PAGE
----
Tagged With history

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In 1911, two teams -- one from Norway and one from Britain -- vied to become the first to reach the South Pole. Led by Roald Amundsen, the Norwegian team won the race, while all five members of Robert Falcon Scott's Terra Nova Expedition perished on the return journey home. New research suggests Amundsen's team may have benefited from an early start, taking advantage of an unusually warm Antarctic summer.

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In 1944, Marcel Nadjari -- a Greek Jew who was forced to remove bodies from the Auschwitz gas chambers -- buried a letter in a forest near the camp. The text was rediscovered in 1980, but it was virtually unreadable. Using a new imaging technique, scientists have finally reconstructed the letter, and it's providing harrowing new details of the Holocaust -- and what it was like to work as a forced labourer in a Nazi extermination camp.

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The number zero is something we all take for granted, yet its conceptual origin has eluded archaeologists and historians. An updated analysis of an ancient Indian manuscript is shedding new light on this longstanding mystery, showing that the symbol that would eventually evolve into the number zero emerged at least 500 years earlier than previously thought.

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Stories and poems from the Medieval era contain accounts of fearsome female Viking warriors, yet historians and anthropologists have argued that such accounts are based in myth. A DNA analysis of a 10th century skeleton found in an iconic Swedish Viking Age grave suggests there's some truth to these old tales -- and that women stood alongside men on the battlefield.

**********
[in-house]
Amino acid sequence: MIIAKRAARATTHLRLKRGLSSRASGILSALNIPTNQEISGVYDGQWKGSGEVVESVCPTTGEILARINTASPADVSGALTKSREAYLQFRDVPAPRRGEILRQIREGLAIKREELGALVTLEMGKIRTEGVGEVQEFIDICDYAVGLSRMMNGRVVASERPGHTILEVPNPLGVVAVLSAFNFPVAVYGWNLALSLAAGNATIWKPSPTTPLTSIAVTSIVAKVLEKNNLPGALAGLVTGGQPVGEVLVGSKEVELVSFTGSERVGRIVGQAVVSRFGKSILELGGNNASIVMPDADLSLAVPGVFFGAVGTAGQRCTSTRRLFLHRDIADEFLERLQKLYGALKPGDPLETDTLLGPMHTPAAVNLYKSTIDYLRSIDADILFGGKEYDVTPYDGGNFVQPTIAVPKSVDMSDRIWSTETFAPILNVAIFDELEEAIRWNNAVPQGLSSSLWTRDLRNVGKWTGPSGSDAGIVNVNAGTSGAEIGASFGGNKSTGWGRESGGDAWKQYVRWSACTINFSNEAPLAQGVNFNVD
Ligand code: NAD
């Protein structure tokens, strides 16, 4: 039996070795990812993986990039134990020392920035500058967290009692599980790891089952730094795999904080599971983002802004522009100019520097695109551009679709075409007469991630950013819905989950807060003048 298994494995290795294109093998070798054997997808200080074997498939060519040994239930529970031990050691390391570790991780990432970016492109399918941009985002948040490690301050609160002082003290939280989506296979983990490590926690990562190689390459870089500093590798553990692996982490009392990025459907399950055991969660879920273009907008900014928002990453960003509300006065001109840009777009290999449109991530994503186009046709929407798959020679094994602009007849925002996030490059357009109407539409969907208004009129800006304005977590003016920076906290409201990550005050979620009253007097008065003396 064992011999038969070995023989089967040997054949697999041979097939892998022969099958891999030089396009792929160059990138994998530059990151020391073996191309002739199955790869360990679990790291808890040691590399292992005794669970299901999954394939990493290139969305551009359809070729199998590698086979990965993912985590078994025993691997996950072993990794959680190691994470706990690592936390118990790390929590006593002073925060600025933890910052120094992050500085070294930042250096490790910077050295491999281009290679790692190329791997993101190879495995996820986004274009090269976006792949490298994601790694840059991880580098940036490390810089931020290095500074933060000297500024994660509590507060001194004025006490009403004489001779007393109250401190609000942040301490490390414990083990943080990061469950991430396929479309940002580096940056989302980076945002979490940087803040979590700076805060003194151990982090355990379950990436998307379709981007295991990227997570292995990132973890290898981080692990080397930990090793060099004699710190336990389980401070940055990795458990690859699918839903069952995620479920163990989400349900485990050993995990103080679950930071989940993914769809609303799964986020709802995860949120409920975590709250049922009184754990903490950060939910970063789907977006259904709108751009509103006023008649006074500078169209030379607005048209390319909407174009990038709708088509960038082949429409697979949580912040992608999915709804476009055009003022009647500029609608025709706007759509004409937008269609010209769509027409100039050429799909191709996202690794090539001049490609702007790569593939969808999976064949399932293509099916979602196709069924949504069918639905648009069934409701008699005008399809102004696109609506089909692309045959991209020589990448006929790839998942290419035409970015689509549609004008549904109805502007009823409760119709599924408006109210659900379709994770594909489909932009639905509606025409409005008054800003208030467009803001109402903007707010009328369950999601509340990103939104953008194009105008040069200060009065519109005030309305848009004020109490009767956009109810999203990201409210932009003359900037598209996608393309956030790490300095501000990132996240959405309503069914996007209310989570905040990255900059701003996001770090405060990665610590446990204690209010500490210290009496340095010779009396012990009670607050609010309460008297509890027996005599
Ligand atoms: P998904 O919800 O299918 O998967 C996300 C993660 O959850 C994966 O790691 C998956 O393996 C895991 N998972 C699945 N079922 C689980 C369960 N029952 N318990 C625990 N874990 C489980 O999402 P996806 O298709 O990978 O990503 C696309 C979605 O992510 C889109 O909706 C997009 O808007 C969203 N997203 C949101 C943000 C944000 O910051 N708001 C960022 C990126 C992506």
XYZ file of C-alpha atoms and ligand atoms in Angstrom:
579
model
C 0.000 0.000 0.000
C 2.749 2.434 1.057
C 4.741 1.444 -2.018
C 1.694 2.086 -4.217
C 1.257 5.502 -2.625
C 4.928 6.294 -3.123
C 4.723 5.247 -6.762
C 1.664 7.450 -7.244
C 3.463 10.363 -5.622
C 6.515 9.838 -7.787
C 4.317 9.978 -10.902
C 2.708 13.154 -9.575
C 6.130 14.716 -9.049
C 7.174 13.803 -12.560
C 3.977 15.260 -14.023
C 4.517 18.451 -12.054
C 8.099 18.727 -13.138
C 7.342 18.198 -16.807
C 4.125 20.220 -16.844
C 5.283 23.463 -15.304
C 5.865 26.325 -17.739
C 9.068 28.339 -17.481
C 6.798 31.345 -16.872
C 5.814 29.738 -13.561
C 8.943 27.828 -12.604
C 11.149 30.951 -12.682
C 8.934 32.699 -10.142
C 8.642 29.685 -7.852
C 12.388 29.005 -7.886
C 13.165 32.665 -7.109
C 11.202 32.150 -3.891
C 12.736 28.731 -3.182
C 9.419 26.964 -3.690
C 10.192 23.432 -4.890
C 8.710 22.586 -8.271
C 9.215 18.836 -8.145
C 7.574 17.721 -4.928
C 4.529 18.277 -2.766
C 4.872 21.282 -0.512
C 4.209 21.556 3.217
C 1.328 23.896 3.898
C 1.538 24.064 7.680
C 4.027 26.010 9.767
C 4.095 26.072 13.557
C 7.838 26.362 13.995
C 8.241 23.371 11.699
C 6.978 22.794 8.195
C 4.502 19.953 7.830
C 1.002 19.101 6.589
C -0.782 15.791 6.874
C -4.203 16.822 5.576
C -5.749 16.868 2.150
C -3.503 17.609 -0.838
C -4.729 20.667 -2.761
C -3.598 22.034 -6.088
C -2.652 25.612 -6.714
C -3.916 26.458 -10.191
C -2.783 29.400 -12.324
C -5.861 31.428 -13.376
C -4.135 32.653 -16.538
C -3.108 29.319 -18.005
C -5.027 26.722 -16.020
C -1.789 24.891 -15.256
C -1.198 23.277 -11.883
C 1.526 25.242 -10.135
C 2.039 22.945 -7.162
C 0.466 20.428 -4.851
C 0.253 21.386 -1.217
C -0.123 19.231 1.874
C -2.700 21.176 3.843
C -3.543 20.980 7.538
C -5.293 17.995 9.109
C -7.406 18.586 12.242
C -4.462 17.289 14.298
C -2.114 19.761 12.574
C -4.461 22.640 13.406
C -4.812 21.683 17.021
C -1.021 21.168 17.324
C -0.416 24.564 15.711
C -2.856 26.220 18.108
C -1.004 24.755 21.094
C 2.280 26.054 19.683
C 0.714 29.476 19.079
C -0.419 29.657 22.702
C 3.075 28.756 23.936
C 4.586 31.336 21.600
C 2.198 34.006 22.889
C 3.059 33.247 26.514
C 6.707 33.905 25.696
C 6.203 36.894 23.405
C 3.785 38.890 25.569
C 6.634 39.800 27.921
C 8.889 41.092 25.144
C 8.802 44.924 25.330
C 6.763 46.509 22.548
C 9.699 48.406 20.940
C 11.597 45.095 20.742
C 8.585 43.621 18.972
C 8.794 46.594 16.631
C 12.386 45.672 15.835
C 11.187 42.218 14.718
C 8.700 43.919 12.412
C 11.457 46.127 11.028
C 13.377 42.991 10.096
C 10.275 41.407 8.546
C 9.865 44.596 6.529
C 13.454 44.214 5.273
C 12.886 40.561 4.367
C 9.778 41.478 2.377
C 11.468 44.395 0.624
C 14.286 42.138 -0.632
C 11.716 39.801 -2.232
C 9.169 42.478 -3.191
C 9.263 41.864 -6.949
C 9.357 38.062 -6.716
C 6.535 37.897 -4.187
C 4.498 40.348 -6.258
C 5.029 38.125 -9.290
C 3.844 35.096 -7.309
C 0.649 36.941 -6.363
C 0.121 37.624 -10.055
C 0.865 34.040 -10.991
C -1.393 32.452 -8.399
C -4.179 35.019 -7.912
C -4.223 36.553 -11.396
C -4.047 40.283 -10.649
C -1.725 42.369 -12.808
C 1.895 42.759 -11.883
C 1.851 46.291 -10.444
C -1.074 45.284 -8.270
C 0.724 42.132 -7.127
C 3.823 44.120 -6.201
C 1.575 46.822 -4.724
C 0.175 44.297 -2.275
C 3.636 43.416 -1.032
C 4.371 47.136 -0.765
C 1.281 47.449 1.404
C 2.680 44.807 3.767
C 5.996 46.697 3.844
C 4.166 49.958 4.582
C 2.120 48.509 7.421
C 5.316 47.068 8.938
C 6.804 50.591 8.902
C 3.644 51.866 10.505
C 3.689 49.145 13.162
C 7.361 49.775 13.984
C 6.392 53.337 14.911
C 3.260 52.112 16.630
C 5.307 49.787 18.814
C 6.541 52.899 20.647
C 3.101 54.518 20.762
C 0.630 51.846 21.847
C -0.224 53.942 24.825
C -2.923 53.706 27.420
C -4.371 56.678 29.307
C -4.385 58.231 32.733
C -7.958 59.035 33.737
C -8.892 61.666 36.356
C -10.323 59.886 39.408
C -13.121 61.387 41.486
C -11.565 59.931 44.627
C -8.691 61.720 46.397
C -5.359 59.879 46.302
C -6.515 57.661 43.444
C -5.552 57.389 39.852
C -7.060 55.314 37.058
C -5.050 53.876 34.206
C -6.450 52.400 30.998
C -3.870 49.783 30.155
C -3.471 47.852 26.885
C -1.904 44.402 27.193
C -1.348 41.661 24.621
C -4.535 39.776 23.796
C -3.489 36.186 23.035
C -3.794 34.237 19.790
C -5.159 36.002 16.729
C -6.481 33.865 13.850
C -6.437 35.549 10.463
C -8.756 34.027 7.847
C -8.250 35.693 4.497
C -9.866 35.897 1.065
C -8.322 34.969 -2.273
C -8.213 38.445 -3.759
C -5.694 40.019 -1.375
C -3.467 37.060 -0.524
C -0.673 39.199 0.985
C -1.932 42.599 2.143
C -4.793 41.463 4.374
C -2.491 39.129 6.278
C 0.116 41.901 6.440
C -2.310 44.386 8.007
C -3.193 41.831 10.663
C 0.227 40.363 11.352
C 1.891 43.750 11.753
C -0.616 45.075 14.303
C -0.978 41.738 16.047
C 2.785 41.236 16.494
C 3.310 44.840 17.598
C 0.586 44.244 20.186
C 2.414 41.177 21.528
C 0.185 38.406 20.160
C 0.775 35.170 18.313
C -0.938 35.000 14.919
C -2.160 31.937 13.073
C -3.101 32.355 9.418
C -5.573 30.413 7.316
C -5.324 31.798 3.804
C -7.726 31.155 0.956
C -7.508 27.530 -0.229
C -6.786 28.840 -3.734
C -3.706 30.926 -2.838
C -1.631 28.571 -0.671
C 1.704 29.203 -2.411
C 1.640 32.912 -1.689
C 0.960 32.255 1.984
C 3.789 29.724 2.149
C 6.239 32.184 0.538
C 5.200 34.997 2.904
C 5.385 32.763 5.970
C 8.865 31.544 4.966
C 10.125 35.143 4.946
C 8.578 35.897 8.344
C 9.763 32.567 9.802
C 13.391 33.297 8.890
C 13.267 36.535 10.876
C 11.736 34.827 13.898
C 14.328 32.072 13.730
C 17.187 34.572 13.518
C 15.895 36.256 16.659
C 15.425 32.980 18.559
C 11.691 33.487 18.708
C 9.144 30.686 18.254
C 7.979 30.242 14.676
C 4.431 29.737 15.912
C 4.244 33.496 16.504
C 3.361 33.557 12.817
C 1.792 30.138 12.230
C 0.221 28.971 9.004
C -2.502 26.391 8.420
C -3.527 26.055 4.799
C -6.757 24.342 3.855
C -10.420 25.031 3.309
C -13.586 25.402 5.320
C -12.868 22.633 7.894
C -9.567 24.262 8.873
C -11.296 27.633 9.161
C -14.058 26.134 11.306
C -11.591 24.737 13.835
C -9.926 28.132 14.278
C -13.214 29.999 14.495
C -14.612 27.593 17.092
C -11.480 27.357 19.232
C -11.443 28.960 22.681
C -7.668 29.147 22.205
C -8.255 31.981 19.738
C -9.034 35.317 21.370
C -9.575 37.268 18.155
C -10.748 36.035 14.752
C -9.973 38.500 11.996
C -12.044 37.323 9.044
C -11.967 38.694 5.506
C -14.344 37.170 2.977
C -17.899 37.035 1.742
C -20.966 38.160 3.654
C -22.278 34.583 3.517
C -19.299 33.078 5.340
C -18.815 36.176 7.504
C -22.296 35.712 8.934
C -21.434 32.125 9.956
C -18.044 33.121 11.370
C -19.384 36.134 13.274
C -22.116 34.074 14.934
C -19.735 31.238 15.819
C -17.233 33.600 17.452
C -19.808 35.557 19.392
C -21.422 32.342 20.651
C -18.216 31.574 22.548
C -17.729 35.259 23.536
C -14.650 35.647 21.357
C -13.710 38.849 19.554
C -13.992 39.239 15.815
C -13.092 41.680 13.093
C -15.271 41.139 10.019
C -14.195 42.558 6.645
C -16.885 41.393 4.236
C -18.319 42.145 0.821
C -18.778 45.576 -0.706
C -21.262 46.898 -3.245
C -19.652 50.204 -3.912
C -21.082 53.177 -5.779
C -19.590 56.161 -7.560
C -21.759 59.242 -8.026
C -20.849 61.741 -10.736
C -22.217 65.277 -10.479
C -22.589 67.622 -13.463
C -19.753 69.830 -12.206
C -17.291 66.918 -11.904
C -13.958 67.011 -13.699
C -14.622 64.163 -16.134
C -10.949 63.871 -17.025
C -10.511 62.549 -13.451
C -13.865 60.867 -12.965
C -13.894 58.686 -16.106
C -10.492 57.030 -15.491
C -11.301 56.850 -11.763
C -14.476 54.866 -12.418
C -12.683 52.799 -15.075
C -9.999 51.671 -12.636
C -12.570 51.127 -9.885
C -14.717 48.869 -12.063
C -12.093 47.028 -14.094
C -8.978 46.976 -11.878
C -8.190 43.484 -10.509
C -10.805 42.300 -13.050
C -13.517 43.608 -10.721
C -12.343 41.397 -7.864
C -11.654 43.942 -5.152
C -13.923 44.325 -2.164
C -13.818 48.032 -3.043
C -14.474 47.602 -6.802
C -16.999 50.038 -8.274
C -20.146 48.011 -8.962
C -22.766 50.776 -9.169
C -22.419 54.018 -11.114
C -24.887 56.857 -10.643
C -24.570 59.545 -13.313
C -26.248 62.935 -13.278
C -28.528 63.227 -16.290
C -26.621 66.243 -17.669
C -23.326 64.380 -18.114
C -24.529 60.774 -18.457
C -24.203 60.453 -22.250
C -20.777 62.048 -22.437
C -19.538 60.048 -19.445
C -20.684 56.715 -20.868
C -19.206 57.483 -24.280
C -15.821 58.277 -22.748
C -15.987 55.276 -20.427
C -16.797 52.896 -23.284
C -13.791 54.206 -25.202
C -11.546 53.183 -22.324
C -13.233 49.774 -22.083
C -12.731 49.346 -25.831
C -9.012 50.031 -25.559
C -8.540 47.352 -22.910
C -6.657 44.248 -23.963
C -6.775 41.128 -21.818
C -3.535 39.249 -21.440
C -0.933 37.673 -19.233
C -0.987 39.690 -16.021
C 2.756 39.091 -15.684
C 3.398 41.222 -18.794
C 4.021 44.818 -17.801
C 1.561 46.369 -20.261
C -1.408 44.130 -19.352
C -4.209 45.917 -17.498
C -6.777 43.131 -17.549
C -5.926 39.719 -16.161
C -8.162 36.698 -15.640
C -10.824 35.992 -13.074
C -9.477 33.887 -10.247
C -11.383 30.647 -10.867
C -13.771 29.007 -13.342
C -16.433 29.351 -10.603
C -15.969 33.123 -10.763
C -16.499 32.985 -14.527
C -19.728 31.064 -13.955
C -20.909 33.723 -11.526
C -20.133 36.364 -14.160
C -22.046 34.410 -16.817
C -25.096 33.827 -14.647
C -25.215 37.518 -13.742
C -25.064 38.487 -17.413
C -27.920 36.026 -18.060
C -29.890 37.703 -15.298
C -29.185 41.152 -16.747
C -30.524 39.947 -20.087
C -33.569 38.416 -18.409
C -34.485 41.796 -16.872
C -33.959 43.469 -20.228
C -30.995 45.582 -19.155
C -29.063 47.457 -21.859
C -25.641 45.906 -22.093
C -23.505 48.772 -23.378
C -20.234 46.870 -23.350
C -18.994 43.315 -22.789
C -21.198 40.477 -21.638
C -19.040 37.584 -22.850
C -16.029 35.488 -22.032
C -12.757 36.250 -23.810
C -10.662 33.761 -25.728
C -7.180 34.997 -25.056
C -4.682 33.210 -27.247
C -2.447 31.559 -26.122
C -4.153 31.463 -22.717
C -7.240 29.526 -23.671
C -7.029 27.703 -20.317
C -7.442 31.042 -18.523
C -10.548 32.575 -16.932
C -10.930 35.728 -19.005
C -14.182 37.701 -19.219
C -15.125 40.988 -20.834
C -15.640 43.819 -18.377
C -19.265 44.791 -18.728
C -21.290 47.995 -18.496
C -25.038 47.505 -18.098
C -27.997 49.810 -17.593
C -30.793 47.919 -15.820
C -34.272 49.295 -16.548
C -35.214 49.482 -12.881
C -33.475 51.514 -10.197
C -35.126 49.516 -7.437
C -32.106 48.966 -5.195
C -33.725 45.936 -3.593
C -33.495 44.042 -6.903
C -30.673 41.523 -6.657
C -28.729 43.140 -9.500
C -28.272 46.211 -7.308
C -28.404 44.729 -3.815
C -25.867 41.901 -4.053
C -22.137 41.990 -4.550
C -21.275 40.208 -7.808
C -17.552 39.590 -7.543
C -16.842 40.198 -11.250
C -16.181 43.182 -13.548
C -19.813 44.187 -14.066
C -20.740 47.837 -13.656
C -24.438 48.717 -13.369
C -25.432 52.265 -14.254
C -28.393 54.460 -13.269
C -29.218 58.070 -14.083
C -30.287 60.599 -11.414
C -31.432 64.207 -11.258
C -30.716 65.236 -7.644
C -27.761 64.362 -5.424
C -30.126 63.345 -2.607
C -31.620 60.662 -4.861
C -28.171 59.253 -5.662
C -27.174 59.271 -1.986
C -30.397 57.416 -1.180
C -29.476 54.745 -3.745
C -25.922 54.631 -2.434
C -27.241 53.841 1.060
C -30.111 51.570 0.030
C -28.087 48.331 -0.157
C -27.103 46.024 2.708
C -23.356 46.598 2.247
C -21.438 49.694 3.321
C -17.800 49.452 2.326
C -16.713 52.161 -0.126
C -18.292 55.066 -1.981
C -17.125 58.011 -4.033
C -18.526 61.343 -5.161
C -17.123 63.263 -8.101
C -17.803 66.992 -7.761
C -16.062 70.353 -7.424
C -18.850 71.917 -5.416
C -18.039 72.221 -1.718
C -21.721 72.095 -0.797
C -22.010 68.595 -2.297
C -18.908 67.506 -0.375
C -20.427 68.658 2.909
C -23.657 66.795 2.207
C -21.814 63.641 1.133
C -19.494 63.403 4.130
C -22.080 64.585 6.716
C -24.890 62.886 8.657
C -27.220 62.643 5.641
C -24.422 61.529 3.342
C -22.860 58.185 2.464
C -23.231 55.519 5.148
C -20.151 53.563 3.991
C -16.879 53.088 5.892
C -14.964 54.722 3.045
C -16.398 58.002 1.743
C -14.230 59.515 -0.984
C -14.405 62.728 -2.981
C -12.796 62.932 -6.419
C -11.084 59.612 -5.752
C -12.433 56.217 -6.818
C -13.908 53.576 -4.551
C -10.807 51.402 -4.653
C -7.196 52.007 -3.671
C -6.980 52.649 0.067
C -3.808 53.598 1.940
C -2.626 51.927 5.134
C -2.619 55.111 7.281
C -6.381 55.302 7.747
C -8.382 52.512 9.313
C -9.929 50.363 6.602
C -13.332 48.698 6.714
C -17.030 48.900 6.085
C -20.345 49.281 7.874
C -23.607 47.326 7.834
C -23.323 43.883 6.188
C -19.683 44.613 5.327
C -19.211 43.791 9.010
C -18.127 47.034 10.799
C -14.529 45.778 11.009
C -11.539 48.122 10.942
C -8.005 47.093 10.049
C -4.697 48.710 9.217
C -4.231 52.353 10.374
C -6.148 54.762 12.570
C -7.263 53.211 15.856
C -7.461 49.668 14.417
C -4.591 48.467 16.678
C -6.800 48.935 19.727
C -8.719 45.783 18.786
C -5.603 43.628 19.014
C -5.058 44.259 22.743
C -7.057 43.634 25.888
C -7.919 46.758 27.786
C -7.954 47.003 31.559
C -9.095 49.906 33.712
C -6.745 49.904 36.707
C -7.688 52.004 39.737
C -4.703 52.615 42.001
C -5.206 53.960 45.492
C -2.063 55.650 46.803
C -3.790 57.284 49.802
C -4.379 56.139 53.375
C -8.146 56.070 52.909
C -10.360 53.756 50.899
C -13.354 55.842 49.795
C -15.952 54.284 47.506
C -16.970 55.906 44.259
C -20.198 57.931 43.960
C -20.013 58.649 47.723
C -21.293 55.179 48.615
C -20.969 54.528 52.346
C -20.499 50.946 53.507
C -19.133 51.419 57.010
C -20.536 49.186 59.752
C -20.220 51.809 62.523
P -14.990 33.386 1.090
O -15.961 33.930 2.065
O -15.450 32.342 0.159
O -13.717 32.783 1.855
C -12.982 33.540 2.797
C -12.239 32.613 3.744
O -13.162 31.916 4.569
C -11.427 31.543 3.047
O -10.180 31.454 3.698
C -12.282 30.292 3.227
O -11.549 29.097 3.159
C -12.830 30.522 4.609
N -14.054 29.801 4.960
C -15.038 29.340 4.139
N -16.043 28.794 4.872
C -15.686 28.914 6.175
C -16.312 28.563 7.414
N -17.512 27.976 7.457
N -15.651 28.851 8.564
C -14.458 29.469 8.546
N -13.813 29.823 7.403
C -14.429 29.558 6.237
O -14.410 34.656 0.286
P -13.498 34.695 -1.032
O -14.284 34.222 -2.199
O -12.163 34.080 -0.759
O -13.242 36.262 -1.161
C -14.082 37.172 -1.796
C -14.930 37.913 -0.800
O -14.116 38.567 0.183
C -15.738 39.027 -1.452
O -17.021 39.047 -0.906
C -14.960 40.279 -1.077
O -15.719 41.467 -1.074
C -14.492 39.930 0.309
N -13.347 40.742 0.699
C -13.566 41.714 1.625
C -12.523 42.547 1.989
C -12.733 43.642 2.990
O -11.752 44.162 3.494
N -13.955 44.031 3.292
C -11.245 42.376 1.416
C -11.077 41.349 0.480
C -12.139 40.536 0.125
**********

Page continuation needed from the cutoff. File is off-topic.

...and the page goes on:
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In idyllic places such as the Catskills and the Poconos, the '50s and '60s were a uniquely magical time for America. This was where newly suburban denizens went on holiday, flocking to lakeside resorts straight out of Dirty Dancing. But over the years, the people stopped coming, and the resorts closed. Now, their moss-covered ruins look like a tomb of the American dream.

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When we think about wine in Italian history, we think of the booze-soaked bacchanalias of ancient Rome. But it turns out that Italians were using wine to get their drunk on long before that, as evidenced by an exciting new discovery of the region's oldest vino near a Copper Age site in Sicily. It's a spicy meatball indeed.

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There are very few absolutely true things in this life, but one of them is you shouldn't drink lead. Historians have long believed that ancient Romans learned this the hard way -- it's been said that lead used in water pipes and cooking materials could have poisoned Romans and contributed to their downfall. Now, new research has complicated this age-old mystery, suggesting the real culprit was something even more toxic.

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During the latter stages of the American Civil War, the H.L. Hunley made history by becoming the first combat submarine to sink an enemy ship. The Confederate crew never returned from its mission, sparking a mystery that's lasted for over 130 years. An exhaustive new analysis suggests these pioneering submariners didn't drown or suffocate as commonly believed, but instead died from the shockwave triggered by their very own weapon.